Numbers of Arab University Students in Israel Doubled in 10 Years
The number of Arab university students has doubled in Israel over the last decade, jumping from 24,000 in 2008 to 51,000 this year, according to figures published by Israel's Higher Council for Education on Monday to mark the beginning of the new academic year.
The number of Arab students constitutes 18 percent of the total number of university students in Israel, which this year is 313,000.
There are 51,000 Arab university students in Israel this year, 61 percent of whom are females. However, this number does not include Arab university students from Palestinians of the 1948 territories, of which 10,000 are pursuing their education in Jordan and about 9000 in Palestinian universities.
Also, Arabs outperformed Jews in education performance, according to a source at the Higher Education Council.
The number of Arab students pursuing Master's degree has risen from 2,855 students, representing 4 percent of the total number of students in Israel in 2008, to 9,274 students last year, representing 14 percent.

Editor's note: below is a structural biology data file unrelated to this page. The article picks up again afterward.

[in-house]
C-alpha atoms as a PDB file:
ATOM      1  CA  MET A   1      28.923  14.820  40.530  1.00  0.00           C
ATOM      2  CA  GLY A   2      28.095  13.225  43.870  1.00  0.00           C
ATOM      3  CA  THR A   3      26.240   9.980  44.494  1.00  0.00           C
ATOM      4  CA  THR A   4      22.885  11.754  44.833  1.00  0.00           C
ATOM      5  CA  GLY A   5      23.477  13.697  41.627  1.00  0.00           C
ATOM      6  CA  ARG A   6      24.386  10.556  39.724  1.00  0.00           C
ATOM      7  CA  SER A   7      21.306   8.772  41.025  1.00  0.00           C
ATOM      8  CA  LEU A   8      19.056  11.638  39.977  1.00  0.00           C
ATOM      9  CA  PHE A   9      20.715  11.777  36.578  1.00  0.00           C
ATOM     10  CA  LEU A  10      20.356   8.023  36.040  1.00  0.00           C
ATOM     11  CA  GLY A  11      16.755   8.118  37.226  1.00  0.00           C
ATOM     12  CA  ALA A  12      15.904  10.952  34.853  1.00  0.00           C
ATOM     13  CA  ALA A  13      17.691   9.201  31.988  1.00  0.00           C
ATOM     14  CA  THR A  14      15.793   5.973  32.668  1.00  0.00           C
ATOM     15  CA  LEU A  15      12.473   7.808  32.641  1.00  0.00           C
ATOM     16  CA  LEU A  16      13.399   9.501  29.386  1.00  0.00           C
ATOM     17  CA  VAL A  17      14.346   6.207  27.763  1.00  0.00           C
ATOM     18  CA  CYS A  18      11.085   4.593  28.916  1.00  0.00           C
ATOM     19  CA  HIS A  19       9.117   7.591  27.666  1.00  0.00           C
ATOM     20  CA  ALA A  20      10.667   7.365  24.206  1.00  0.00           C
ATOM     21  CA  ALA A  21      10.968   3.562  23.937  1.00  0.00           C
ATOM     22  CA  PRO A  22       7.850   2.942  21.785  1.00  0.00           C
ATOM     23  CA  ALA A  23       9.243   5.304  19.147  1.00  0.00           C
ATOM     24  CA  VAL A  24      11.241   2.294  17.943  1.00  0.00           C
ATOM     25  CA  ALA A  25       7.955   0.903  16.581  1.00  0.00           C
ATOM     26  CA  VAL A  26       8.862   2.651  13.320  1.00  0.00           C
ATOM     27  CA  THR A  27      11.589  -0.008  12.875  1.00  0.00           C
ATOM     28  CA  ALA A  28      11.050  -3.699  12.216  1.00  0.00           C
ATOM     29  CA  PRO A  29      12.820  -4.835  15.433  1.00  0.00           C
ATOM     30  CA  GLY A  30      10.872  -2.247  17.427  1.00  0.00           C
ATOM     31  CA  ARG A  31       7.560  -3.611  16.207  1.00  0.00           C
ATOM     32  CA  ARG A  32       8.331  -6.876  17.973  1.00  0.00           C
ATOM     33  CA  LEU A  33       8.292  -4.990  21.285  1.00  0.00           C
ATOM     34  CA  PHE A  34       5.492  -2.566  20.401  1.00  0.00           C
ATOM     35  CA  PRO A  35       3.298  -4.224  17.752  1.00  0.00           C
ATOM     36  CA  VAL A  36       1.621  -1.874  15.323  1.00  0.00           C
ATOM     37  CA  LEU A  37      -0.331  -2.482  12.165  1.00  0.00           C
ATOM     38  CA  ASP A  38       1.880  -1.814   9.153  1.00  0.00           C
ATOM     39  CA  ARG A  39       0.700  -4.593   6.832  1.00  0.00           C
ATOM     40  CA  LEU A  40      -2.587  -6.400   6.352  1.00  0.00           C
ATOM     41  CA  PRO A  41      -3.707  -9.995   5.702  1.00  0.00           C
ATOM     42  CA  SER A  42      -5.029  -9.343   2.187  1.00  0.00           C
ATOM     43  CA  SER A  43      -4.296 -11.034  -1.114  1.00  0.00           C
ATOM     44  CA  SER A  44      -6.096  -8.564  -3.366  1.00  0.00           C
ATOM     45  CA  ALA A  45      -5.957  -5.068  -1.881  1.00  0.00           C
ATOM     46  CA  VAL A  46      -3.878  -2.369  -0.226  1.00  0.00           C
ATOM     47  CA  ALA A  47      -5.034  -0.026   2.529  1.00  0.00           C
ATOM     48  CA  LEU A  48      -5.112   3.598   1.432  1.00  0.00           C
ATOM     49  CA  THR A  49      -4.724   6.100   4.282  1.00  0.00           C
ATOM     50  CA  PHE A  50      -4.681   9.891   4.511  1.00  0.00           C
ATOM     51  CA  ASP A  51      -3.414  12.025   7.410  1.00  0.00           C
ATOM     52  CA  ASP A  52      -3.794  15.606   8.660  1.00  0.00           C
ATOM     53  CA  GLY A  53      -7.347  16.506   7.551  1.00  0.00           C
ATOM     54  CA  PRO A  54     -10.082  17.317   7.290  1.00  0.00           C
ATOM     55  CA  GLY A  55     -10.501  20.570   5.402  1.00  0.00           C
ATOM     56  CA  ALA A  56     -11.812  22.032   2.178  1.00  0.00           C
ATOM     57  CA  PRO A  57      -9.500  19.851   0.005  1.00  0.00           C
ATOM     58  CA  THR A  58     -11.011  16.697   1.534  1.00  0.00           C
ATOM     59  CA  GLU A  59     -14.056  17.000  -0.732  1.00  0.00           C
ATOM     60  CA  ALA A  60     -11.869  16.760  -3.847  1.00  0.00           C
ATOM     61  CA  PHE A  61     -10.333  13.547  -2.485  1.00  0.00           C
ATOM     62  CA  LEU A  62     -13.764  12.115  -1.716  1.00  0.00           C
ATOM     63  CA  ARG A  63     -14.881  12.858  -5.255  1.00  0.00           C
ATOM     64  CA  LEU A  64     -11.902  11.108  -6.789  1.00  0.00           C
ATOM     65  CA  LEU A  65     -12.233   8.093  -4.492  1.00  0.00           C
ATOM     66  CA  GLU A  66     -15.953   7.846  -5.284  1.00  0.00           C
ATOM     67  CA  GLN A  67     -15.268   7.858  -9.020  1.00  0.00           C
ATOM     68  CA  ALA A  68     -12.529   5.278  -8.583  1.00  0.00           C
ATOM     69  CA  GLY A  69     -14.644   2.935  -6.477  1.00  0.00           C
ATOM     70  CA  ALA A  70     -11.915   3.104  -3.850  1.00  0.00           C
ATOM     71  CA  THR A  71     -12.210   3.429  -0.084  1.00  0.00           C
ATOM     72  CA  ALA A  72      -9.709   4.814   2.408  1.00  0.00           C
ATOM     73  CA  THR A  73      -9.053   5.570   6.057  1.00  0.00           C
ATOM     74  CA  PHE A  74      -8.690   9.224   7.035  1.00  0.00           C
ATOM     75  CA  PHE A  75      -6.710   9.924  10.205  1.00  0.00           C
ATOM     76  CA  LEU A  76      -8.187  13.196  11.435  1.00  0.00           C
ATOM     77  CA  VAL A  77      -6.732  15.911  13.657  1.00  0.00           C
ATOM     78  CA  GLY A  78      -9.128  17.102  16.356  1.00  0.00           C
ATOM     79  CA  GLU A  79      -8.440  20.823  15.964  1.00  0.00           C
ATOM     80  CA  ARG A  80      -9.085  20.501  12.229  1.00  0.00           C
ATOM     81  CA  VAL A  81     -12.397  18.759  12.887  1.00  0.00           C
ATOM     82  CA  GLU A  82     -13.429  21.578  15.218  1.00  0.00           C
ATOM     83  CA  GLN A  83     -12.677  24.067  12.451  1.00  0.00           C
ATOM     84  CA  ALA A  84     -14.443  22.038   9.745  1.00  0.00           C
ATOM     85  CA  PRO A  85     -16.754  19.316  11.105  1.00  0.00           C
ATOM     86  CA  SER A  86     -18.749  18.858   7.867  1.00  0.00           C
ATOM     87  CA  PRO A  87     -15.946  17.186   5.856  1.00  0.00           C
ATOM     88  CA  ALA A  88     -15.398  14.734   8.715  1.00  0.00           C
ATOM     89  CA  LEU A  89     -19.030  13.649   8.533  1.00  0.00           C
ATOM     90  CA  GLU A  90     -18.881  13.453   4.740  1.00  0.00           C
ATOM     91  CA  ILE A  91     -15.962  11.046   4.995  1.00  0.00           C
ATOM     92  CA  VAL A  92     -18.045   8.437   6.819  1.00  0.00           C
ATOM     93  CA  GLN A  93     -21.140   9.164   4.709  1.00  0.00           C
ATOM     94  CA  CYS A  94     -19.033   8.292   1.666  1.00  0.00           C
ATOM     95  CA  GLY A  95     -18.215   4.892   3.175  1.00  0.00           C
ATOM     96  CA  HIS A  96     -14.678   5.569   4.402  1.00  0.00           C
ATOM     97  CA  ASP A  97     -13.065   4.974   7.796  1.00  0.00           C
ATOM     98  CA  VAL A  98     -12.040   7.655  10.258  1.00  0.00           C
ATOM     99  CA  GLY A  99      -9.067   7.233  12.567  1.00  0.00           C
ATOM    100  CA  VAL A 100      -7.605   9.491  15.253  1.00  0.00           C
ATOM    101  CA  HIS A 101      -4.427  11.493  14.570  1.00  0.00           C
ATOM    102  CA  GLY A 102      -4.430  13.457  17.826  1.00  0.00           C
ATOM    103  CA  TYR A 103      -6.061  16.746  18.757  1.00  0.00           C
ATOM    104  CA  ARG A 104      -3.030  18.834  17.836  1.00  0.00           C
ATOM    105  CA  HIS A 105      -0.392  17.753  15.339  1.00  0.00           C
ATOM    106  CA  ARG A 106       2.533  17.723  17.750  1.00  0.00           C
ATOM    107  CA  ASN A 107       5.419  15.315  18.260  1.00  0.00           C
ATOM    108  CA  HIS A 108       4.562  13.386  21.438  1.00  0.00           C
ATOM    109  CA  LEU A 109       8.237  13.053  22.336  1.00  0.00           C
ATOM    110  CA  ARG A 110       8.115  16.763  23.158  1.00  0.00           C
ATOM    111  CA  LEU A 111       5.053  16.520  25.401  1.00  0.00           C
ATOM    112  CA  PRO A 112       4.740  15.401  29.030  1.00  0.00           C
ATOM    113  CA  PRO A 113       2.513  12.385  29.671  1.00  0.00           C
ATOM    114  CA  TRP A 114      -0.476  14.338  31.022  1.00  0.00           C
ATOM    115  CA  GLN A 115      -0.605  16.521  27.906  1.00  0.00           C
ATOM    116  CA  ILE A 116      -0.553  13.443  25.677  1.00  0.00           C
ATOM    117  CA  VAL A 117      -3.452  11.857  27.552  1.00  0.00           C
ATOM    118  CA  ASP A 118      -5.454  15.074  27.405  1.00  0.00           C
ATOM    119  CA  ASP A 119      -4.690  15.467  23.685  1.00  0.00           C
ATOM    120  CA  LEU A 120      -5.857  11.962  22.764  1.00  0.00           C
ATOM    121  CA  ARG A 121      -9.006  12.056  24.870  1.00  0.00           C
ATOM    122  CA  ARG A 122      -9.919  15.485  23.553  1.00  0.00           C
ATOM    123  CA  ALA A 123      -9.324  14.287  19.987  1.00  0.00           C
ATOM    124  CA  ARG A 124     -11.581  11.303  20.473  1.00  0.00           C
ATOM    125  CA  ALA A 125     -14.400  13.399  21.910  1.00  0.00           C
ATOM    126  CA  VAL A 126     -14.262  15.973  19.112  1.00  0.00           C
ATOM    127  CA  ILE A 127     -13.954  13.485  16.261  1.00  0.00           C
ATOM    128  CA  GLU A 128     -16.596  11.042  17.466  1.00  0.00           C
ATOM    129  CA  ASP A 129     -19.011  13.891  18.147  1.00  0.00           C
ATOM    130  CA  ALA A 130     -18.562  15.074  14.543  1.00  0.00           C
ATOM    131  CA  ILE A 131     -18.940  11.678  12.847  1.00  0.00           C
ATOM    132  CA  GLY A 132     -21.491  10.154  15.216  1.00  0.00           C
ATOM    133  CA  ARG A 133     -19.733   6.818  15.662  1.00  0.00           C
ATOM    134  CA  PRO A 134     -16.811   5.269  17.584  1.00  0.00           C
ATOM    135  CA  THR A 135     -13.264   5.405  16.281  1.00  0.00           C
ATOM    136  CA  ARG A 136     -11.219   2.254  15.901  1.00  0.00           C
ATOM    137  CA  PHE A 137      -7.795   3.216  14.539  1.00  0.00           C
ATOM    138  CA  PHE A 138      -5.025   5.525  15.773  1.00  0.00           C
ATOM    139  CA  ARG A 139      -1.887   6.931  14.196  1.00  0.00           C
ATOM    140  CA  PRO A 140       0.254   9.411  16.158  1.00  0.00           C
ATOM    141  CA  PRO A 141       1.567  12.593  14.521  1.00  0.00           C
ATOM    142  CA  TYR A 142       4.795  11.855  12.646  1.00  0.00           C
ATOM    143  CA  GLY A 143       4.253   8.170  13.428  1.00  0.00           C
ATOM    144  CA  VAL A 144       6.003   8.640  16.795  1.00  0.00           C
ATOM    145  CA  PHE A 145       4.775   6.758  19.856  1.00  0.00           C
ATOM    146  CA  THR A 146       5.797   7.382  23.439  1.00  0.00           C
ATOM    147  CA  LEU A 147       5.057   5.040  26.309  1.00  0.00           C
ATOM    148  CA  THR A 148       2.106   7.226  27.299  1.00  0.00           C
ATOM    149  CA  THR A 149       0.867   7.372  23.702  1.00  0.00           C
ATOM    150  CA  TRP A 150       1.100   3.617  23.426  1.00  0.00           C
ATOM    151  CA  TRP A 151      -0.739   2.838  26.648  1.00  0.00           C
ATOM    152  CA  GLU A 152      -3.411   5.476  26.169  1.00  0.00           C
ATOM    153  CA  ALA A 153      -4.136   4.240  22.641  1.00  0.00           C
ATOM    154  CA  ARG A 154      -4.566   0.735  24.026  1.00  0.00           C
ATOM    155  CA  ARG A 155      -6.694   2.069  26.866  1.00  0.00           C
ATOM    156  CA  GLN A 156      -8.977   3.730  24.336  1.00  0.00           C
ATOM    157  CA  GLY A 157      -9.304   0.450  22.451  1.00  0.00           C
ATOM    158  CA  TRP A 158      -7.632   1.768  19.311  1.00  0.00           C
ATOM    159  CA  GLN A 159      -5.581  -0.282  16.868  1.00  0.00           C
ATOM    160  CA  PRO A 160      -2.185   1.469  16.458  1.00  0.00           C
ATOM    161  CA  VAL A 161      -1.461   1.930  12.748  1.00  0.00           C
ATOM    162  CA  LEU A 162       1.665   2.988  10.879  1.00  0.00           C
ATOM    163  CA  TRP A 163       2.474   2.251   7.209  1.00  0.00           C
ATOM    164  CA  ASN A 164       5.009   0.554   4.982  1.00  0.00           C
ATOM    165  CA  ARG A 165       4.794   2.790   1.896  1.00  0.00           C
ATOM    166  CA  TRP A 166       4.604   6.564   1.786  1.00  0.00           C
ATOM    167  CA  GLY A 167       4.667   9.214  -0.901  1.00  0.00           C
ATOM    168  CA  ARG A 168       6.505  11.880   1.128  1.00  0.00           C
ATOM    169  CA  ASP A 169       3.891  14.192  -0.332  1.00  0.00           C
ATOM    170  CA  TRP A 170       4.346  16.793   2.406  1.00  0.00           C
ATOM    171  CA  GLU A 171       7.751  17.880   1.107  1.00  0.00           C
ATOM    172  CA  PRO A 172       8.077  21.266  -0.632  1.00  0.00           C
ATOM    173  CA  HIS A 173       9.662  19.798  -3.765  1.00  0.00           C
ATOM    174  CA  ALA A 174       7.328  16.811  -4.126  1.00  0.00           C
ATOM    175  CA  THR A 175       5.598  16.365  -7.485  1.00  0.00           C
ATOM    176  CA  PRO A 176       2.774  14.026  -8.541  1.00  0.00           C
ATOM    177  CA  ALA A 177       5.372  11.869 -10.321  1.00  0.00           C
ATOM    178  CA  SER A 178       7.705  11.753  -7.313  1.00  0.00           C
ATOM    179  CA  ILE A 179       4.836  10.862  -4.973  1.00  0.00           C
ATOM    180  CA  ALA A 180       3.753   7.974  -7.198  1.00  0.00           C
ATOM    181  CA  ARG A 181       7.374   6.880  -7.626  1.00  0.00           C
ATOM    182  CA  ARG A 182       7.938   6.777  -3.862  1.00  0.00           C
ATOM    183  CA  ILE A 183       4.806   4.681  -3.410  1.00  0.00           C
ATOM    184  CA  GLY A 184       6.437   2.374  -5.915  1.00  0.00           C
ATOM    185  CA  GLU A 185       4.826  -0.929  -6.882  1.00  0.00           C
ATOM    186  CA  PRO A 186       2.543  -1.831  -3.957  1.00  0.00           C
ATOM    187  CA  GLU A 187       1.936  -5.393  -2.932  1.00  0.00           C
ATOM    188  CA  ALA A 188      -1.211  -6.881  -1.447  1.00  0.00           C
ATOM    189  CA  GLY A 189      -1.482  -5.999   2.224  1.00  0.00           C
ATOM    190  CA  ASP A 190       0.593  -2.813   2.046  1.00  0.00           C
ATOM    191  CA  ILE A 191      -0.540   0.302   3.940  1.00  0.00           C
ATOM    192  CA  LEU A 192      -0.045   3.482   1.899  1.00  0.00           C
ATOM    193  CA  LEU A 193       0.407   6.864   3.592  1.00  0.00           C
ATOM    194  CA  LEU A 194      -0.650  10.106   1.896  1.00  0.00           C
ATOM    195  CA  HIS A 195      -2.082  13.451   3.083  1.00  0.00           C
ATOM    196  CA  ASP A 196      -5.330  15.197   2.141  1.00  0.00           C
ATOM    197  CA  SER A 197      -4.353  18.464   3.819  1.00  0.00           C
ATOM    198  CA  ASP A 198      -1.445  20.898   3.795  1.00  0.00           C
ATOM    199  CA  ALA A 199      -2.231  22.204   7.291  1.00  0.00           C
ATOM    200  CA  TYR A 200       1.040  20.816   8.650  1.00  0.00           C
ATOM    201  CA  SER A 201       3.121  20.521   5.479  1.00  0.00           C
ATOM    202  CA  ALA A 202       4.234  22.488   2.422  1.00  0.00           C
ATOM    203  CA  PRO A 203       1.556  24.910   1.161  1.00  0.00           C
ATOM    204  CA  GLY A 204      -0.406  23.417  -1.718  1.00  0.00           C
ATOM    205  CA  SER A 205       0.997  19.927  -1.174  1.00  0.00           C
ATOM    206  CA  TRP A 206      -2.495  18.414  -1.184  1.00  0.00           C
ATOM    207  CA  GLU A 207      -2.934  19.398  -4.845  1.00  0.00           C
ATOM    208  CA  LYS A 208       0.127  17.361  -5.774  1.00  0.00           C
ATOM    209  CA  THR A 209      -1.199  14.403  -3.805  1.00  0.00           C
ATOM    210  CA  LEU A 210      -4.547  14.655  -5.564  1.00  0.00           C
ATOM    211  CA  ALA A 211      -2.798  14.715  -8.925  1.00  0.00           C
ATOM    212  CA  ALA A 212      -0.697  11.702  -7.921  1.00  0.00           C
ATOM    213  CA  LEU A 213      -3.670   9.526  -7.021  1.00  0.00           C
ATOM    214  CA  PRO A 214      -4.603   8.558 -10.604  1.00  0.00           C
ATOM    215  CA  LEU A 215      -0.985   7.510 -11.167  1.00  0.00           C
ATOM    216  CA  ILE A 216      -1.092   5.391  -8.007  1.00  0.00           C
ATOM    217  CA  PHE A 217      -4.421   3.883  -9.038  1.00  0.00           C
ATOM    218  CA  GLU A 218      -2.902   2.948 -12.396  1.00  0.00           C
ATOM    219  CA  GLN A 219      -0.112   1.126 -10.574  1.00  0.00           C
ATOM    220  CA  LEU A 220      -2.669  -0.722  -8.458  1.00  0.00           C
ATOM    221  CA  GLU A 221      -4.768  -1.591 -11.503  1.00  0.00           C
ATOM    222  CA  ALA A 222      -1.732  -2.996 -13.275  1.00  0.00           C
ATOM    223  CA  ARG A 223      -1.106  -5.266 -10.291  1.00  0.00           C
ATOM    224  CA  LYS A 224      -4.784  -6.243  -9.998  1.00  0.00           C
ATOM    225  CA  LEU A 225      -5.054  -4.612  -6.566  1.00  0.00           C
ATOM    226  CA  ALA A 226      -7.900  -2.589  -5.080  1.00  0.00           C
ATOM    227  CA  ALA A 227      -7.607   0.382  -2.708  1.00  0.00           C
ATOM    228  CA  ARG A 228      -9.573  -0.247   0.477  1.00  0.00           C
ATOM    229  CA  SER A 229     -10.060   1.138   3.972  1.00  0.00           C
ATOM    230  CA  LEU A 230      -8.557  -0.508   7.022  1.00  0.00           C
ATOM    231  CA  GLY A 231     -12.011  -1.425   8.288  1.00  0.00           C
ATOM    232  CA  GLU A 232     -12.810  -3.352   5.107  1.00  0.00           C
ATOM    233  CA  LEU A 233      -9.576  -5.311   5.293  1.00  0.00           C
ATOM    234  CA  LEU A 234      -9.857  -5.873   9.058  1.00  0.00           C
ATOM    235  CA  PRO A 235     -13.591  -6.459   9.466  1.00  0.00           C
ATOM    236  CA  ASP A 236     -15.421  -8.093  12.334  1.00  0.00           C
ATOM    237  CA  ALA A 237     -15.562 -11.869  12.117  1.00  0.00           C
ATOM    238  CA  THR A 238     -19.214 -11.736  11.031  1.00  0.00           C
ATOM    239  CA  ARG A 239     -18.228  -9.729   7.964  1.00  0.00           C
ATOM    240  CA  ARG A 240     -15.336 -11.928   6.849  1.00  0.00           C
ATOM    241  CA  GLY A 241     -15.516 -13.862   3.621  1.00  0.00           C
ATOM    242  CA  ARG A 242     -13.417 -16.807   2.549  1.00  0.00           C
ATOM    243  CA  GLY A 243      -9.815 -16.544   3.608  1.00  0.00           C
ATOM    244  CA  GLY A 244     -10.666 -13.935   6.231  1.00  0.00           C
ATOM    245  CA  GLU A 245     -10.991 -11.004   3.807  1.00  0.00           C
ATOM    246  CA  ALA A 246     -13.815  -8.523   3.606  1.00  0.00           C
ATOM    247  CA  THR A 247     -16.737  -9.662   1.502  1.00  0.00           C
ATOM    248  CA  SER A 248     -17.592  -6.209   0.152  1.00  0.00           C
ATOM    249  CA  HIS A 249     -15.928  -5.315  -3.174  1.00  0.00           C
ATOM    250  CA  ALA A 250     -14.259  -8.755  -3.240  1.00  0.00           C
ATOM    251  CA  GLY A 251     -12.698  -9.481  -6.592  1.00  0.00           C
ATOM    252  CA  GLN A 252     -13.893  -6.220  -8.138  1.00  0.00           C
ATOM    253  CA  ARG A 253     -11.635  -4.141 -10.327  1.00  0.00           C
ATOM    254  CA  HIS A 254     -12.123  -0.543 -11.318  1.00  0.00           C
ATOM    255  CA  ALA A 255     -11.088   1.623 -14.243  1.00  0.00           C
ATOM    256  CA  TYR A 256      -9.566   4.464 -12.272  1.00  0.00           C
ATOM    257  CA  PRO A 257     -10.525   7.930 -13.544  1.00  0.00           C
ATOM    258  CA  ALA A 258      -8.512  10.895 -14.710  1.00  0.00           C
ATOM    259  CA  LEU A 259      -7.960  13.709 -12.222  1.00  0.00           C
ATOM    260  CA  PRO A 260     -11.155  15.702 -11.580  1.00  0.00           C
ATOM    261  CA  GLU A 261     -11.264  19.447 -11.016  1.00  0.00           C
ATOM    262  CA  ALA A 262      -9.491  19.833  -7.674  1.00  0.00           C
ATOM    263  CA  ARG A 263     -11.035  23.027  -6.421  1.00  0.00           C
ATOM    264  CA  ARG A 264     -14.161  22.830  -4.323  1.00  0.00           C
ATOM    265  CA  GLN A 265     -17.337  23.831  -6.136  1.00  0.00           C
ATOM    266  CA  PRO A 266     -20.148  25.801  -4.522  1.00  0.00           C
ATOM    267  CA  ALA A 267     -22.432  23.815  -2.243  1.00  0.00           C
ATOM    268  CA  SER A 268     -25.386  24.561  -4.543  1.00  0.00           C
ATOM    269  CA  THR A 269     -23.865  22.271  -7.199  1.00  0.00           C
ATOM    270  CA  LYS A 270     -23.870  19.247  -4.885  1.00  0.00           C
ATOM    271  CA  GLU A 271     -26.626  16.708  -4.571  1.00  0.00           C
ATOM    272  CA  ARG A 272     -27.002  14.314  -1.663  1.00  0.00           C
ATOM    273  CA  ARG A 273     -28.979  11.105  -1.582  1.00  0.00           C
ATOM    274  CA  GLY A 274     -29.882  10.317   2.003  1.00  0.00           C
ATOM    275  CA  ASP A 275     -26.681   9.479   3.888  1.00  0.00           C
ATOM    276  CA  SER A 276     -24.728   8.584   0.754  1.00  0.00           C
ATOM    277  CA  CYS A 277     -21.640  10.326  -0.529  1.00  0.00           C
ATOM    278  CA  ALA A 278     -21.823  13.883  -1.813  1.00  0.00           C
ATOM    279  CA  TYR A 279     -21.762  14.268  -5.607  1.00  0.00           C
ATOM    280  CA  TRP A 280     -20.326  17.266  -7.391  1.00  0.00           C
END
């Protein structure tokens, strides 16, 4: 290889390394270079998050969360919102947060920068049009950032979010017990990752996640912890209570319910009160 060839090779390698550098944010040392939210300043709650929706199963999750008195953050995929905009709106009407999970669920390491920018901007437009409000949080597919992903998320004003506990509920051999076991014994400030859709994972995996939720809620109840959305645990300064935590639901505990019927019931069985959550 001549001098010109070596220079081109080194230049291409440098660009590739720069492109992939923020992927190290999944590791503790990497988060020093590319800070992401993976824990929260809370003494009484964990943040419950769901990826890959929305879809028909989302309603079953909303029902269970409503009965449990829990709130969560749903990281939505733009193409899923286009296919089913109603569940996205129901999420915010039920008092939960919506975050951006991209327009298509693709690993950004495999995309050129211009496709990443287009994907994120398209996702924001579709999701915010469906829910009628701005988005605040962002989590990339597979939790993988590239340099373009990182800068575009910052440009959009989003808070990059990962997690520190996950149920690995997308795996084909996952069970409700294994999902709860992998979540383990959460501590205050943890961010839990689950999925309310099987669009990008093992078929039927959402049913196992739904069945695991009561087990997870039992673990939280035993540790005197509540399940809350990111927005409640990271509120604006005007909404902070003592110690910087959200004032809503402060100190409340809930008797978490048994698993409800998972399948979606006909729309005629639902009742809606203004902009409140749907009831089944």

Meanwhile, drop-out rate among Arabs is still higher than that of Jews, as Arab students find it difficult to blend in, learn Hebrew or even financially join schools, according to a study conducted by the Israeli Ministry of Finance.
Consequently, 14 percent of young people and 6 percent of females drop out of school and do not finish their education.
This difference is due to discrimination policy of Israel government towards Arabs, with the proportion of Arab high school graduates rising from 47 percent to 64 percent in 10 years, yet it is still far from the 80 percent of Jewish graduates.
The Higher Education Council pointed to two other phenomena that characterize university education in Israel in this period of time. First, students’ numbers in scientific and technological majors doubled, as opposed to traditional ones such as law and business education which fell by 25 percent in the last decade.
The second phenomenon is the increase of females students reaching 60 percent over males, in almost all subjects, and in all social strata; where female students on average 60 percent.